Four UNT TAMS students named 2016 Goldwater Scholars
DENTON (UNT), Texas -- Four students from the Texas Academy of Mathematics and Science at the University of North Texas have been named 2016 Goldwater Scholars. UNT leads Texas universities in the number of Goldwater Scholars in math, science and engineering with a total of 59 scholars named since 1996.
The 2016 Goldwater Scholars are:
- Emily Hu, who used quantum mechanical methods to study the fundamental chemical properties of molecules having applications that range from microelectronics to mineral processing. She also determined the most suitable computational methods that can be used to study nickel silicide and related molecules with greater accuracy. Hu worked with former UNT Regents Professor Angela Wilson.
- Anagha Krishnan, who is working on next-generation superconductor-based phonic crystals in controlling light and sound waves. Her research with polymeric crystals stands to improve biomedical imaging and enhance sonar evasion by submarines. Krishnan worked with UNT Professor Arup Neogi.
- Sachit Menon, who investigated neuronal primary cilia and discerned a previously overlooked relationship between two proteins that can explain the fact that having an epileptic seizure increases susceptibility to further epileptic seizures. Menon worked with UNT Professor Jannon Fuchs.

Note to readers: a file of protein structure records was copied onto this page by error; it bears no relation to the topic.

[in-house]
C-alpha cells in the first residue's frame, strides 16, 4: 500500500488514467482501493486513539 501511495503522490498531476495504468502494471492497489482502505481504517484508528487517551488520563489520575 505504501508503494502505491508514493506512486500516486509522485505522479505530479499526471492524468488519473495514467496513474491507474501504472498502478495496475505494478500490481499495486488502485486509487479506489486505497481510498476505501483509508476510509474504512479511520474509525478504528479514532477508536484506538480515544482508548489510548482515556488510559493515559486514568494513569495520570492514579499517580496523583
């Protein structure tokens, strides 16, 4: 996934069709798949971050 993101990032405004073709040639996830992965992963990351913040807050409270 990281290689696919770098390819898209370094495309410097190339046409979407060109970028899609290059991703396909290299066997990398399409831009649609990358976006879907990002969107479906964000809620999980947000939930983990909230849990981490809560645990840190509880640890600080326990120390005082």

- Tony Liu, who developed and modeled, with the finite-element method, a graphene-based micromanipulator that has significance for conducting research on micro-devices and biological cells in such areas as microelectronics, molecular biology and nanotechnology. Liu worked with UNT Professor Zhenhai Xia.
Goldwater awards are considered to be among the country's most prestigious scholarships awarded to students planning careers in mathematics, science and engineering. All college sophomores and juniors are eligible to compete for the scholarships, which will provide a maximum of $7,500 each year for one or two years to cover tuition, fees, books and room and board. Universities may nominate up to four students for the award, and students are chosen on the basis of their scientific research, grade point averages and other achievements.
UNT's Texas Academy of Mathematics and Science is the nation's first accelerated residential program for gifted high schoolers, allowing them to come to UNT to start their first two years of college early. Mentored by faculty at UNT, TAMS students tackle complex, real-world problems, working on solutions and breakthroughs in fields ranging from healthcare to energy consumption. TAMS is an important pipeline for STEM education, nurturing the next generation of innovators, and the program is one of the many ways UNT advances science, engineering and technology.
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